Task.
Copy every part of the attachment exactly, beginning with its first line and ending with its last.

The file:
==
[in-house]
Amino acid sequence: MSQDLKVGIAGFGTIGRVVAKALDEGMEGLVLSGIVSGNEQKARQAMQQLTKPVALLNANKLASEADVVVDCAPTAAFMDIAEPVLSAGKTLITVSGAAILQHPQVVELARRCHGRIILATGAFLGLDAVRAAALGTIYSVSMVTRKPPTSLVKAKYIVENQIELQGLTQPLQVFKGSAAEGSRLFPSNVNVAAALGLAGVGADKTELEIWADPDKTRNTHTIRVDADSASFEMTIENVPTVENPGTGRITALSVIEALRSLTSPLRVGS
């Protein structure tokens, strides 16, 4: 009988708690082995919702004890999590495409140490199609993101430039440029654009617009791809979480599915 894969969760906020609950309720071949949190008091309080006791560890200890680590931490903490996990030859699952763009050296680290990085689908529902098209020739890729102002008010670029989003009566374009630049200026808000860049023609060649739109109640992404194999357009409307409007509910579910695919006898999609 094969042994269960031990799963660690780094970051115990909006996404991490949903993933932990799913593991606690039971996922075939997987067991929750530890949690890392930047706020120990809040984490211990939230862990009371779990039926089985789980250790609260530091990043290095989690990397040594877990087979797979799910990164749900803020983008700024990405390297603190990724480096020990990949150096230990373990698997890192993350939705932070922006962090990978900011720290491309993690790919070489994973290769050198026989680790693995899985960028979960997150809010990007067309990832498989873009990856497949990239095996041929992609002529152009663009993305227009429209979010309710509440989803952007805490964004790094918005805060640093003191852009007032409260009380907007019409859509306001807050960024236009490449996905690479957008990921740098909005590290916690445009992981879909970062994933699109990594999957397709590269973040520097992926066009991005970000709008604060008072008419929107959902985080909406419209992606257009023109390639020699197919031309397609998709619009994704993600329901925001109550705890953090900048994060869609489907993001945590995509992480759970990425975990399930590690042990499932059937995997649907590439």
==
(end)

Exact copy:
[in-house]
Amino acid sequence: MSQDLKVGIAGFGTIGRVVAKALDEGMEGLVLSGIVSGNEQKARQAMQQLTKPVALLNANKLASEADVVVDCAPTAAFMDIAEPVLSAGKTLITVSGAAILQHPQVVELARRCHGRIILATGAFLGLDAVRAAALGTIYSVSMVTRKPPTSLVKAKYIVENQIELQGLTQPLQVFKGSAAEGSRLFPSNVNVAAALGLAGVGADKTELEIWADPDKTRNTHTIRVDADSASFEMTIENVPTVENPGTGRITALSVIEALRSLTSPLRVGS
């Protein structure tokens, strides 16, 4: 009988708690082995919702004890999590495409140490199609993101430039440029654009617009791809979480599915 894969969760906020609950309720071949949190008091309080006791560890200890680590931490903490996990030859699952763009050296680290990085689908529902098209020739890729102002008010670029989003009566374009630049200026808000860049023609060649739109109640992404194999357009409307409007509910579910695919006898999609 094969042994269960031990799963660690780094970051115990909006996404991490949903993933932990799913593991606690039971996922075939997987067991929750530890949690890392930047706020120990809040984490211990939230862990009371779990039926089985789980250790609260530091990043290095989690990397040594877990087979797979799910990164749900803020983008700024990405390297603190990724480096020990990949150096230990373990698997890192993350939705932070922006962090990978900011720290491309993690790919070489994973290769050198026989680790693995899985960028979960997150809010990007067309990832498989873009990856497949990239095996041929992609002529152009663009993305227009429209979010309710509440989803952007805490964004790094918005805060640093003191852009007032409260009380907007019409859509306001807050960024236009490449996905690479957008990921740098909005590290916690445009992981879909970062994933699109990594999957397709590269973040520097992926066009991005970000709008604060008072008419929107959902985080909406419209992606257009023109390639020699197919031309397609998709619009994704993600329901925001109550705890953090900048994060869609489907993001945590995509992480759970990425975990399930590690042990499932059937995997649907590439």